Clinical Applications of Heart Rhythm Monitoring Tools in Symptomatic Patients and for Screening in High-risk Groups

Mafalda Carrington; Rui Providência; C. Anwar A. Chahal; Fabrizio Ricci; Andrew E. Epstein; Sabina Gallina; Artur Fedorowski; Richard Sutton; Mohammed Y. Khanji


Europace. 2022;24(11):1721-1729. 

In This Article

Abstract and Introduction


Recent technological advances have facilitated and diversified the options available for the diagnosis of cardiac arrhythmias. Ranging from simple resting or exercise electrocardiograms to more sophisticated and expensive smartphones and implantable cardiac monitors. These tests and devices may be used for varying periods of time depending on symptom frequency. The choice of the most appropriate heart rhythm test should be guided by clinical evaluation and optimized following accurate characterization of underlying symptoms, 'red flags', risk factors, and consideration of cost-effectiveness of the different tests. This review provides evidence-based guidance for assessing suspected arrhythmia in patients who present with symptoms or in the context of screening, such as atrial fibrillation or advanced conduction disturbances following transcatheter aortic valve implantation in high-risk groups. This is intended to help clinicians choose the most appropriate diagnostic tool to facilitate the management of patients with suspected arrhythmias.


Heart rhythm monitoring options have expanded beyond the classic 12-lead surface electrocardiogram (ECG), exercise ECGs and Holter monitors, now including smartphones, smartwatches and wristbands using electrodes or photoplethysmographic (PPG) sensors, extended rhythm recording using patches and wearables, external loop recorders (ELRs) and post-event recorders, handheld devices, ambulatory continuous cardiac telemetry monitoring, and implantable cardiac monitors (ICMs).[1] Prolonged out-of-hospital heart rhythm monitoring is a key component of atrial fibrillation (AF) diagnosis and assessment of its burden. They are also essential to evaluate patients who suffered events potentially related to arrhythmia, such as stroke, or who present with unexplained symptoms such as palpitations or syncope that may be caused by other suspected arrhythmias. In the latter group of patients, the assessment of both frequency and severity of symptoms is crucial for choosing the most adequate method and duration of rhythm monitoring.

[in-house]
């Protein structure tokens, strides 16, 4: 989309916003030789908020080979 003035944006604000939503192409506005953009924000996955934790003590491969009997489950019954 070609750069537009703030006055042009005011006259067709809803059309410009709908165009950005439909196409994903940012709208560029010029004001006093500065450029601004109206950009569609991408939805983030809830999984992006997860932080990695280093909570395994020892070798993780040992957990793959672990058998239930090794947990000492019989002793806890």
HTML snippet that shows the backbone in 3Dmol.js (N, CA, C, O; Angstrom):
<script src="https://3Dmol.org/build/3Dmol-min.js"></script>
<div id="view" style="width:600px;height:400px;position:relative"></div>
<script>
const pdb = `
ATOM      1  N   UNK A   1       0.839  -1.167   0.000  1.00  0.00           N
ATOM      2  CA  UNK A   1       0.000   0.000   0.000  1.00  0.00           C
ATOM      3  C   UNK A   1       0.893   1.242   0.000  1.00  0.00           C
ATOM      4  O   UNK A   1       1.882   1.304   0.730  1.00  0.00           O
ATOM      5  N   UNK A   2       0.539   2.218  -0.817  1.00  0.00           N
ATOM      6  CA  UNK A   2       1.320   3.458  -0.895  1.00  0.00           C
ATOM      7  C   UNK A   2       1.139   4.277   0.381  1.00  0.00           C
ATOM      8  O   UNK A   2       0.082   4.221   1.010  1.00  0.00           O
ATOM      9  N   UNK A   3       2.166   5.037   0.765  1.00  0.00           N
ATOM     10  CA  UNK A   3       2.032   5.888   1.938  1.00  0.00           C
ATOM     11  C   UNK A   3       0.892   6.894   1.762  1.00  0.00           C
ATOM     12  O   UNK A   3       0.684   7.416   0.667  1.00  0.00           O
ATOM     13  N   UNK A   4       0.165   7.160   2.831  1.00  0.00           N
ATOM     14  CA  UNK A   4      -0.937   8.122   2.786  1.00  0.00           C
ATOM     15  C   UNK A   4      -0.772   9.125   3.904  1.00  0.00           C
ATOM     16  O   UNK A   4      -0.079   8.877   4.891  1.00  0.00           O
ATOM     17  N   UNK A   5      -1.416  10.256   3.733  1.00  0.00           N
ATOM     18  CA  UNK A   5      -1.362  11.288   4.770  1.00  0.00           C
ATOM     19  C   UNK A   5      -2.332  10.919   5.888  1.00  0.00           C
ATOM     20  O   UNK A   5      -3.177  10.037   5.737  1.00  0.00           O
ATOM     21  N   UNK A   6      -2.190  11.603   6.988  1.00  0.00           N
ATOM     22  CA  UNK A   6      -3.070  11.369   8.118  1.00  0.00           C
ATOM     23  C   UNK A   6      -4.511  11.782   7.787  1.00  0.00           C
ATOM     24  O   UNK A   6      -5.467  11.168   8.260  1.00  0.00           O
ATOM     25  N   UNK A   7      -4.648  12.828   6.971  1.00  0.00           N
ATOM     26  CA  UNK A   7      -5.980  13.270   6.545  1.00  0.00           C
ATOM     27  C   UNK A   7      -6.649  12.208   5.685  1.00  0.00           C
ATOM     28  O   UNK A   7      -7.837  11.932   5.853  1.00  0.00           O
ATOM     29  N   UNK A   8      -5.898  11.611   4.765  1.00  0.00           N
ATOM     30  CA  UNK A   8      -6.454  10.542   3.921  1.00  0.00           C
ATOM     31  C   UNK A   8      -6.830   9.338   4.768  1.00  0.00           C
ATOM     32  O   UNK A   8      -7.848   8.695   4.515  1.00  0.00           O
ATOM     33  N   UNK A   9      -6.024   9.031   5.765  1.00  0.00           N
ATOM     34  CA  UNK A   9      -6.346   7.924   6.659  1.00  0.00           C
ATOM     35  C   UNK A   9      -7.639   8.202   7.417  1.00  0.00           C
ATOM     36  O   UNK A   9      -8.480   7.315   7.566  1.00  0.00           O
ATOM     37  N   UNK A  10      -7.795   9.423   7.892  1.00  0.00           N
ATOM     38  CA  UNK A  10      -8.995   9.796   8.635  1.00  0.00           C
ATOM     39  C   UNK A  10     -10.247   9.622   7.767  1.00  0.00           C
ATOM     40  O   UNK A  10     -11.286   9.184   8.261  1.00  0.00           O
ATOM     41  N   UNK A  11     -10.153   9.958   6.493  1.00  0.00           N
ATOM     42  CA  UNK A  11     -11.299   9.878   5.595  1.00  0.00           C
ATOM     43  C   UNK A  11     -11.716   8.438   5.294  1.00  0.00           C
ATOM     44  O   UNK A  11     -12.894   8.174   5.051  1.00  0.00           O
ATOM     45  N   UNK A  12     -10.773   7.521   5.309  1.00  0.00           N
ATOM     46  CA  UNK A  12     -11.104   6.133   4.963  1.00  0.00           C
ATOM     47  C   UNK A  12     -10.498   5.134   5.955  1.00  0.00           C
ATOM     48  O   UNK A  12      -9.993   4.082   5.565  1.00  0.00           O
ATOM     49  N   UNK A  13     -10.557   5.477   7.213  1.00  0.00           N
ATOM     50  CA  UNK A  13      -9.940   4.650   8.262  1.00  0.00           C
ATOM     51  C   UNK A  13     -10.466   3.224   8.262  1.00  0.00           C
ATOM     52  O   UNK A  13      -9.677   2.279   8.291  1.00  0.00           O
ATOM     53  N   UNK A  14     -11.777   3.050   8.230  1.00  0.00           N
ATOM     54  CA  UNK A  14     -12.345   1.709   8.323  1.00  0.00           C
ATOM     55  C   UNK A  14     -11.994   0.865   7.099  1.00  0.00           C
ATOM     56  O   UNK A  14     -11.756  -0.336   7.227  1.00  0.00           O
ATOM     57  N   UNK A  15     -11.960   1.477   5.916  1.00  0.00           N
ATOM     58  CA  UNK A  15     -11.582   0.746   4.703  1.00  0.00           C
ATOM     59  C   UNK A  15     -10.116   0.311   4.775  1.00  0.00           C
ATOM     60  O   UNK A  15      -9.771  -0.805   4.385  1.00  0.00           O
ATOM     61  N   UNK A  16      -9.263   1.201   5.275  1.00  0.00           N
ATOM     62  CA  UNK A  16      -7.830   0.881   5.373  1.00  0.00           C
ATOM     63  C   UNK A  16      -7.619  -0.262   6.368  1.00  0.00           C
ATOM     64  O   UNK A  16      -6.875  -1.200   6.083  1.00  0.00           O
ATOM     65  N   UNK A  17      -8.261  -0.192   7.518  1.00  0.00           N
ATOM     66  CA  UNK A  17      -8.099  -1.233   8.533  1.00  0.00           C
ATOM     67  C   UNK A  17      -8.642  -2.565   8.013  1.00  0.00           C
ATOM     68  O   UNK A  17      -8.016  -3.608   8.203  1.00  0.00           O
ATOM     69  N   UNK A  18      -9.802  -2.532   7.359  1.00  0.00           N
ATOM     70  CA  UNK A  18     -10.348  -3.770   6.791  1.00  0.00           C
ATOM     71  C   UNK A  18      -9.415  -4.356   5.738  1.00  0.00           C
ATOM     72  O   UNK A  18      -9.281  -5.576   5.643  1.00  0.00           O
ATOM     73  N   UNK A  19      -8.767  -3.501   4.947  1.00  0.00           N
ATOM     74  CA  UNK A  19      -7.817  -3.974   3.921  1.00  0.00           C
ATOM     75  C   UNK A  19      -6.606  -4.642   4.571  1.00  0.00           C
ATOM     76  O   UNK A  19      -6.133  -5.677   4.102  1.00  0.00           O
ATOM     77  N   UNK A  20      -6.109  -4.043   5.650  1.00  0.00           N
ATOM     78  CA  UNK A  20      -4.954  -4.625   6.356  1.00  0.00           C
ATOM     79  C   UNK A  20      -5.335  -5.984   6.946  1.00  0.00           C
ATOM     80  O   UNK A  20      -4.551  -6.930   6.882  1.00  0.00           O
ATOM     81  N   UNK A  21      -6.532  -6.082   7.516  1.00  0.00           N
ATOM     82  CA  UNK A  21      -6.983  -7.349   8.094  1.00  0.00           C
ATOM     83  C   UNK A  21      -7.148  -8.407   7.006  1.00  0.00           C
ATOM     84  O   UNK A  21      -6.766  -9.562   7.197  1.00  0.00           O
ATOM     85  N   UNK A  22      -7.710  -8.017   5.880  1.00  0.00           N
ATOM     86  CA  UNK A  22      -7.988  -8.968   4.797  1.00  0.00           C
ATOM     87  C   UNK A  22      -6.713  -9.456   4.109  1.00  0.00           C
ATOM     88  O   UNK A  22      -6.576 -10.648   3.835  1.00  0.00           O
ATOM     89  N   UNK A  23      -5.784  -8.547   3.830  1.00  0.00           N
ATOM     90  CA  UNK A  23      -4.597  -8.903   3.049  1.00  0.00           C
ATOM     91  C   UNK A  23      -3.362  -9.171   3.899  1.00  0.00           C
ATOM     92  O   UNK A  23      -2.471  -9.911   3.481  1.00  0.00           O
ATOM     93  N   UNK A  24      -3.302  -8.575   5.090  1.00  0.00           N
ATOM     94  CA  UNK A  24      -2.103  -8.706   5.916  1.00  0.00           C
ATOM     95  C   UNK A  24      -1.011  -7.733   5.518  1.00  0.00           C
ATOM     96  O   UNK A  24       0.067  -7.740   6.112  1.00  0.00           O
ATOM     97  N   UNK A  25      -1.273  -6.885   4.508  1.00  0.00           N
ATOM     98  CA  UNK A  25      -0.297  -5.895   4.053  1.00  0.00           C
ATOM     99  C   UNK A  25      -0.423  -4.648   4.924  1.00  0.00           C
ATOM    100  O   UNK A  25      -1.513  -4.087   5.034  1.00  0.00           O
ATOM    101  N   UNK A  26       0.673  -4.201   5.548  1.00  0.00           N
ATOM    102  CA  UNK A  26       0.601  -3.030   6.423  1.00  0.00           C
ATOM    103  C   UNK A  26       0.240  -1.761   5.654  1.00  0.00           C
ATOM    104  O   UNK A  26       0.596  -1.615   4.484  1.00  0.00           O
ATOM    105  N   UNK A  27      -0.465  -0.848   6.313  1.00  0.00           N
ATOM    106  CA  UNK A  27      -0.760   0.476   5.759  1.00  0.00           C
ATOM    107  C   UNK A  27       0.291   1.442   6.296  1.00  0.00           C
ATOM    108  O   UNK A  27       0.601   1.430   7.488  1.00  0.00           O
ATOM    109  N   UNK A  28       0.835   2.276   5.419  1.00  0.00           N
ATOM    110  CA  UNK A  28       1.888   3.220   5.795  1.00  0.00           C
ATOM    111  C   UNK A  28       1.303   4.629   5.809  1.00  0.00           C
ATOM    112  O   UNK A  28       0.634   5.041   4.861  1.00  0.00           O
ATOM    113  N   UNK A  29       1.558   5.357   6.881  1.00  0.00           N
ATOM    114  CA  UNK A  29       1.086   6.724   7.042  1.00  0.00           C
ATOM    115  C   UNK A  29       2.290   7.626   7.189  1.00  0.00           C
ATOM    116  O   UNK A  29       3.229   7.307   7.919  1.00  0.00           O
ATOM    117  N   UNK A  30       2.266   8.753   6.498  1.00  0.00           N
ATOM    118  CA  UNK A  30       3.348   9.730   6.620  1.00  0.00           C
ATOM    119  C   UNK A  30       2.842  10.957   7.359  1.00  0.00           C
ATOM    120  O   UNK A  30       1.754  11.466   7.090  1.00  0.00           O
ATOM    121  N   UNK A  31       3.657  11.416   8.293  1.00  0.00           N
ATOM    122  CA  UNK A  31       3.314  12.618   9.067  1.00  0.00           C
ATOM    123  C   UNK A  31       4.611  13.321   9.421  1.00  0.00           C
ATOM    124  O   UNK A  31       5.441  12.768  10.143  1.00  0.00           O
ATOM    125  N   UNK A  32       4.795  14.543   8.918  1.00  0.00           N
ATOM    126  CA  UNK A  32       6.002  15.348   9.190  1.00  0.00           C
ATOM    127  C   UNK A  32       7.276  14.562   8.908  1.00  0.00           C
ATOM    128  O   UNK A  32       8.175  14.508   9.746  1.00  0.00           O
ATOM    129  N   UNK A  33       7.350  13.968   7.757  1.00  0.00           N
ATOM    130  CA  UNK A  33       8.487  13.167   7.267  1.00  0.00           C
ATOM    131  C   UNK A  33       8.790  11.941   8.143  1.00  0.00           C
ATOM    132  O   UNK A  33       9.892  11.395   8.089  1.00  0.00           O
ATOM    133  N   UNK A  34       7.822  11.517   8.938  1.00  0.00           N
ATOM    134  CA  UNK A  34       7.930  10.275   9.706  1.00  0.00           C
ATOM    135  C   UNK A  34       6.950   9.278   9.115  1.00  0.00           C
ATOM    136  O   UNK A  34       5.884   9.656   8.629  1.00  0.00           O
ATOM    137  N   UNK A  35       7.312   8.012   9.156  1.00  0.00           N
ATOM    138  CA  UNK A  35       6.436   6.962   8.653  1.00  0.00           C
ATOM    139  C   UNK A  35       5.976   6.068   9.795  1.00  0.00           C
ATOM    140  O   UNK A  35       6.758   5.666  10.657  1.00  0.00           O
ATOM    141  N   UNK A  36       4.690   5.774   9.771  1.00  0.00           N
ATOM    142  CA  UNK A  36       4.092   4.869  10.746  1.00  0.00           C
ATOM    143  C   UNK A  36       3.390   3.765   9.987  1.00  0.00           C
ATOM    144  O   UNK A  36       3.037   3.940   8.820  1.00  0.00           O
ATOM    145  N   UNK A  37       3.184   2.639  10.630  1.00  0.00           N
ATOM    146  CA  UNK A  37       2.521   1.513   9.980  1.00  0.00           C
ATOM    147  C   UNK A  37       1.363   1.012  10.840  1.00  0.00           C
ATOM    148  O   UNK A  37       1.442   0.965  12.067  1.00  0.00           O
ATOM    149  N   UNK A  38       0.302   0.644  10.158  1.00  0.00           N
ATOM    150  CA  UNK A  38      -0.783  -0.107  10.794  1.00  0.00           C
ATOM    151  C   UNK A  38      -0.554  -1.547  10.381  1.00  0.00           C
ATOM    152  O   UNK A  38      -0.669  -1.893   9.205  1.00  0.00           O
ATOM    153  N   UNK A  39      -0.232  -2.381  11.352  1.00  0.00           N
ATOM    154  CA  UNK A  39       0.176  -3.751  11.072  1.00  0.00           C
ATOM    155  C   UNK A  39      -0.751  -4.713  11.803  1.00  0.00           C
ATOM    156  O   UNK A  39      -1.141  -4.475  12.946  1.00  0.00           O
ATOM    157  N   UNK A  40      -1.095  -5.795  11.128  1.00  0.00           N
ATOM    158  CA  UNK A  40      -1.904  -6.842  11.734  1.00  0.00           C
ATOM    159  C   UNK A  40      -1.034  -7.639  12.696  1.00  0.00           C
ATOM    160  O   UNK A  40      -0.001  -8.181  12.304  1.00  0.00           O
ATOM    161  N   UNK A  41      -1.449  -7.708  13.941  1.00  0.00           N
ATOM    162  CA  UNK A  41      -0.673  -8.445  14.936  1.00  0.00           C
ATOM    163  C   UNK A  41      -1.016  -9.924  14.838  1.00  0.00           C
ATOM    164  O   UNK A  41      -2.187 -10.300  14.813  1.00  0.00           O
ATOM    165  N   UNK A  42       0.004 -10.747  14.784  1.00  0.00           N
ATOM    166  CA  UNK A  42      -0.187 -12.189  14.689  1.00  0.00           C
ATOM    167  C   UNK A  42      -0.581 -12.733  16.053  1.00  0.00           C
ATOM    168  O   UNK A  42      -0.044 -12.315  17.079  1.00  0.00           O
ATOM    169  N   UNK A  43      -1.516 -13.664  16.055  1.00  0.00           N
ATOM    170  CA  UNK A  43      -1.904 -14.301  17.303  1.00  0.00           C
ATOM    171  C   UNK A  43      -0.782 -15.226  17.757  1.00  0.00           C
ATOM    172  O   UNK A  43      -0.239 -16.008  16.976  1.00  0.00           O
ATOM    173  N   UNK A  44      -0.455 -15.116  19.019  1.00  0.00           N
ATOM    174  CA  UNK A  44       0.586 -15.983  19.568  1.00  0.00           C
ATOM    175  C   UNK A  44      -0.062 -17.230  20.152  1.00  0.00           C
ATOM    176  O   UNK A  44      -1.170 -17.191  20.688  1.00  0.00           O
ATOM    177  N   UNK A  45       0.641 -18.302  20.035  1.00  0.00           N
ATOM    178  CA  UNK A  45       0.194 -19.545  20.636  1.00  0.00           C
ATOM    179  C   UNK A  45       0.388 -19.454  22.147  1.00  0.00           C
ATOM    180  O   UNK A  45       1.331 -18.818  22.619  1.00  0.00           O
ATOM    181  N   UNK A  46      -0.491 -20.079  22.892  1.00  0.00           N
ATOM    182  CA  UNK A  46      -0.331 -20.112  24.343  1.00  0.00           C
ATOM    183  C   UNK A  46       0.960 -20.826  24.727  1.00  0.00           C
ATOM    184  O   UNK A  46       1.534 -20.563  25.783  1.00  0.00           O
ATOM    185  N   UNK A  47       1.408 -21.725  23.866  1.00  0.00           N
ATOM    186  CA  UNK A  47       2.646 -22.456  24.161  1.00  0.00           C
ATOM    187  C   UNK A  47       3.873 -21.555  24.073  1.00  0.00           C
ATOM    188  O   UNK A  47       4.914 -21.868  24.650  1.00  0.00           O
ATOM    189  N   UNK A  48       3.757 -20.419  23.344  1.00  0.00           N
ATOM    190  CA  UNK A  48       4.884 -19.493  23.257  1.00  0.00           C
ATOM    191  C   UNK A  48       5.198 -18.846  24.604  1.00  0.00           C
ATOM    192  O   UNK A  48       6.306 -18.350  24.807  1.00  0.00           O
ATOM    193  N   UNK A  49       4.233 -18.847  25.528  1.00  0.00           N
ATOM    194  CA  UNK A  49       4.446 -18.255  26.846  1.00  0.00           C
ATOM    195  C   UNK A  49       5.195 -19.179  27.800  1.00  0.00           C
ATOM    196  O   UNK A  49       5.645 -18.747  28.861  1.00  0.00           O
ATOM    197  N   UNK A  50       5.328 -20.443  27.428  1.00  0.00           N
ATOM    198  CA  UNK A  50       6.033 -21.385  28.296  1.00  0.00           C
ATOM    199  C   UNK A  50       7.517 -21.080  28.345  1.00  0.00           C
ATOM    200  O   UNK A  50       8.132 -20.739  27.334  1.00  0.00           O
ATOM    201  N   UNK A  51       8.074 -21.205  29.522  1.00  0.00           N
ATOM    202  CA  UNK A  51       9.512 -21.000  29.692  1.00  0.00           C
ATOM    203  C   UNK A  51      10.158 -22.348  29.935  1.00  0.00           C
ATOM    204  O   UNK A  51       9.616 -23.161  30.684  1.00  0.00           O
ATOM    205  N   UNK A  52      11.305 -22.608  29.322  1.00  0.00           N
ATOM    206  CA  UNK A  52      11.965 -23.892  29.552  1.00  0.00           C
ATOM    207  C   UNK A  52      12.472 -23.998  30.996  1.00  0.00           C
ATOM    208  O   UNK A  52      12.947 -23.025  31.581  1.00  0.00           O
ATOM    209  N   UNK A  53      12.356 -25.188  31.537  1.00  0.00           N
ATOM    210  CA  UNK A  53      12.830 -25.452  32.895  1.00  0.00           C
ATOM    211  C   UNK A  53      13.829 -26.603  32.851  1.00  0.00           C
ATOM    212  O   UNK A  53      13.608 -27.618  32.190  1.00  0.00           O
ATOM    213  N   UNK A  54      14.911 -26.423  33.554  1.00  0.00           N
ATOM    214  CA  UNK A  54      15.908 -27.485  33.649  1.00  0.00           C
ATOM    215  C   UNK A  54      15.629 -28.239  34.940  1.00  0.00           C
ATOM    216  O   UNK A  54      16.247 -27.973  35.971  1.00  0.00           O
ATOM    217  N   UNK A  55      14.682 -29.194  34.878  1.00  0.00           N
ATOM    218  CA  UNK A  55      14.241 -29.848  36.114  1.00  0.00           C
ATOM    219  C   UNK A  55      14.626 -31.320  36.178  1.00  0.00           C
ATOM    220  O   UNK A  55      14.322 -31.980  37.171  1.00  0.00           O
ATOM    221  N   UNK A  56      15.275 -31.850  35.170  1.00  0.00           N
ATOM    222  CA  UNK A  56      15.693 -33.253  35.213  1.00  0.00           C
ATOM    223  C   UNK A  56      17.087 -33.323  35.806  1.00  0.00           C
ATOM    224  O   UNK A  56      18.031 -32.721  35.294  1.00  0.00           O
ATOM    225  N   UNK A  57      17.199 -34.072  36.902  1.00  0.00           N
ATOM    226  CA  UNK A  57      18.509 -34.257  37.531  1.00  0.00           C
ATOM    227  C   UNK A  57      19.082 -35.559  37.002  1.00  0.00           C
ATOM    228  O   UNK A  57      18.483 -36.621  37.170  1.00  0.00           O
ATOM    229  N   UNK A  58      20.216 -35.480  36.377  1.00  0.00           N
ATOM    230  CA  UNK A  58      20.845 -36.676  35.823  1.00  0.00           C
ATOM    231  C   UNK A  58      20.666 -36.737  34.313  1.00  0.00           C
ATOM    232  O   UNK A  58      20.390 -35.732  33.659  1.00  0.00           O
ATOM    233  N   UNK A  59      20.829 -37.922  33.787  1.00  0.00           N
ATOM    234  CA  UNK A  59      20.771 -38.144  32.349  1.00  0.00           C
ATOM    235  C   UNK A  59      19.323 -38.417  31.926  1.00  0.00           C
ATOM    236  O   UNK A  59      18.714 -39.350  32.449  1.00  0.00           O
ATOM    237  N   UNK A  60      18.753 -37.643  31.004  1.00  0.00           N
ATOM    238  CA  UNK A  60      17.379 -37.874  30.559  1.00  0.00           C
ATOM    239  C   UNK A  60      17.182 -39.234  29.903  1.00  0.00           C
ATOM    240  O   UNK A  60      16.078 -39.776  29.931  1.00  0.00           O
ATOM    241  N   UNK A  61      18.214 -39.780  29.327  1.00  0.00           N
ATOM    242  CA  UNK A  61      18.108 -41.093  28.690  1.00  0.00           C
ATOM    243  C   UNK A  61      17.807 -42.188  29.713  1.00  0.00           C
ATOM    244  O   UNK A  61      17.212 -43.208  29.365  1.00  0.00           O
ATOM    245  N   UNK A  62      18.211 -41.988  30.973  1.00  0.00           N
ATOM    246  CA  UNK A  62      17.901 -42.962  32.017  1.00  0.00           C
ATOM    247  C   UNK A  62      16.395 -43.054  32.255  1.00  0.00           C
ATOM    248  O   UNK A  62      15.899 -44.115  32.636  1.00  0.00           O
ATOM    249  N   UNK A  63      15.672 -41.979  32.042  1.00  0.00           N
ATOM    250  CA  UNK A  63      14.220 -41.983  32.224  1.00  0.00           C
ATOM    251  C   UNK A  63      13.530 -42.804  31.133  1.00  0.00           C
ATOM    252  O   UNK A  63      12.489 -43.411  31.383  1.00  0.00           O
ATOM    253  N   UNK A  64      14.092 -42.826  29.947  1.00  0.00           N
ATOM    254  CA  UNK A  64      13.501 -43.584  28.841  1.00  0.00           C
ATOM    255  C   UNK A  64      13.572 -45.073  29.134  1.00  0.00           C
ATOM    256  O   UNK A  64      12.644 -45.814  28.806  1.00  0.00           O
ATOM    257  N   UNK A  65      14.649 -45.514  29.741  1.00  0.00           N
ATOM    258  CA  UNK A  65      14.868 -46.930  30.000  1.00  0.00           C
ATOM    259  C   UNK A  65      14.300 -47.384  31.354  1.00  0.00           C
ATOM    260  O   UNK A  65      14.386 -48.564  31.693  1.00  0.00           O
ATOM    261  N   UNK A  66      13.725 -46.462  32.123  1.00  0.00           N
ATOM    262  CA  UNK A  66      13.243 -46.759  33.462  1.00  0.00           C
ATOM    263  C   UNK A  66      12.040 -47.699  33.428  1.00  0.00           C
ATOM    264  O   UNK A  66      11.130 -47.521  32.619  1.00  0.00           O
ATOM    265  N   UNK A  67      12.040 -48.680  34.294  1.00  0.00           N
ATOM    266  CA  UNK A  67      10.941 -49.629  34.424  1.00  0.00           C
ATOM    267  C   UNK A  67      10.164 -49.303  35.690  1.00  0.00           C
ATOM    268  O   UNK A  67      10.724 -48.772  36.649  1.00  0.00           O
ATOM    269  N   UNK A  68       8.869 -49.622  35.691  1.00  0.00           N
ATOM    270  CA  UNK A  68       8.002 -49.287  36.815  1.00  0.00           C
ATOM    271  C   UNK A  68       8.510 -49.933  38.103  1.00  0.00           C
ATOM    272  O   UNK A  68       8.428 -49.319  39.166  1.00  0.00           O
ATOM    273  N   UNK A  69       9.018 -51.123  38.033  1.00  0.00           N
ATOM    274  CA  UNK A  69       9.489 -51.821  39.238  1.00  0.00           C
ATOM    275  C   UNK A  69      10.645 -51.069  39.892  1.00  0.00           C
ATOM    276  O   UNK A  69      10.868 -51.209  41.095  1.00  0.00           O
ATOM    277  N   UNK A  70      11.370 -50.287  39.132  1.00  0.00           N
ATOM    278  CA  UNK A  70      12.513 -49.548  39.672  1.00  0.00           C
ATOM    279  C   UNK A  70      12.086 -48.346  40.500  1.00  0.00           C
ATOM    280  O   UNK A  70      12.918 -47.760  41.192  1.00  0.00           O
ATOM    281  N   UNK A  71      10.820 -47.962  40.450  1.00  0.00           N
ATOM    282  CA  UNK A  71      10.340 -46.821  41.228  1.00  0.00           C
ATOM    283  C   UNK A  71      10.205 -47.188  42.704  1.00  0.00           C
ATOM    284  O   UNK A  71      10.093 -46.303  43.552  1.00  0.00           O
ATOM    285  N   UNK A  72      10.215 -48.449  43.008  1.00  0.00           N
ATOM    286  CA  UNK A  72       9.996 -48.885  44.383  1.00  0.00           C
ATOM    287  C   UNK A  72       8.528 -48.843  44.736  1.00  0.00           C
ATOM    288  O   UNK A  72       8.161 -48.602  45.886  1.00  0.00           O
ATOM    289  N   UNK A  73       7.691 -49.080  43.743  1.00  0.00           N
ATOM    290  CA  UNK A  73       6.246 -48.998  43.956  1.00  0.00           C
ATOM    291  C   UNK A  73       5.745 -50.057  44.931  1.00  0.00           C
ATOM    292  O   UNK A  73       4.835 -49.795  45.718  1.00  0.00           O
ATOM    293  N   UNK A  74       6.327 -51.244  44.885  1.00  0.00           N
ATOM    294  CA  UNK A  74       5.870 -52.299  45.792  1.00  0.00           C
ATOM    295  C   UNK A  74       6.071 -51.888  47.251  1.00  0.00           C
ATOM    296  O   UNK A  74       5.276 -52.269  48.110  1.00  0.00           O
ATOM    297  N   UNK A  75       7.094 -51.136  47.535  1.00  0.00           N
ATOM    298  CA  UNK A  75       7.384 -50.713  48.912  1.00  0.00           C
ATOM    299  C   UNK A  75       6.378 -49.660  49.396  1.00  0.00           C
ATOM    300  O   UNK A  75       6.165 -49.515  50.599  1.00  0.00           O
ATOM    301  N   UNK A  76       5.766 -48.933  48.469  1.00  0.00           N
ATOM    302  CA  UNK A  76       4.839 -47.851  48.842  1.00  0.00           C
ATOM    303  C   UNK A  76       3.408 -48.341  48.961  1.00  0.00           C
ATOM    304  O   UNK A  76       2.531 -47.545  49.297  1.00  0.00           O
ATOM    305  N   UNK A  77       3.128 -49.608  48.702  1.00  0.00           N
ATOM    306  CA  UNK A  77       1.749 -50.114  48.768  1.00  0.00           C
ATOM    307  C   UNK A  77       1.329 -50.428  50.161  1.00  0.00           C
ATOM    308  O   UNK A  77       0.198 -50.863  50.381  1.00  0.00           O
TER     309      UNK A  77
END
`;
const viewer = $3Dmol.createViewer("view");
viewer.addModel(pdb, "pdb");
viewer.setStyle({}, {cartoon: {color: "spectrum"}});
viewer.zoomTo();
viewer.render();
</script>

In this report, we summarize the current and future clinical applications for heart rhythm testing in patients at increased arrhythmic risk or with symptoms suspected to be due to arrhythmia (Figure 1).

Figure 1.

Indications for monitoring intermittent arrhythmias with smart electronic devices. Guideline recommendations (arrow); evidence-based indications suggested by the authors (dashed arrow). AC, arrhythmogenic cardiomyopathy; BBB, bundle branch block; CAD, coronary artery disease; CIED, cardiac implantable electronic devices; CMP, cardiomyopathy; CPVT, catecholaminergic polymorphic ventricular tachycardia; ECG, electrocardiogram; EPS, electrophysiological study; HCM, hypertrophic cardiomyopathy; LQTS, long QT syndrome; LV, left ventricle; OSA, obstructive sleep apnoea; SCD, sudden cardiac death; VA, ventricular arrhythmia. **Particularly important in athletes.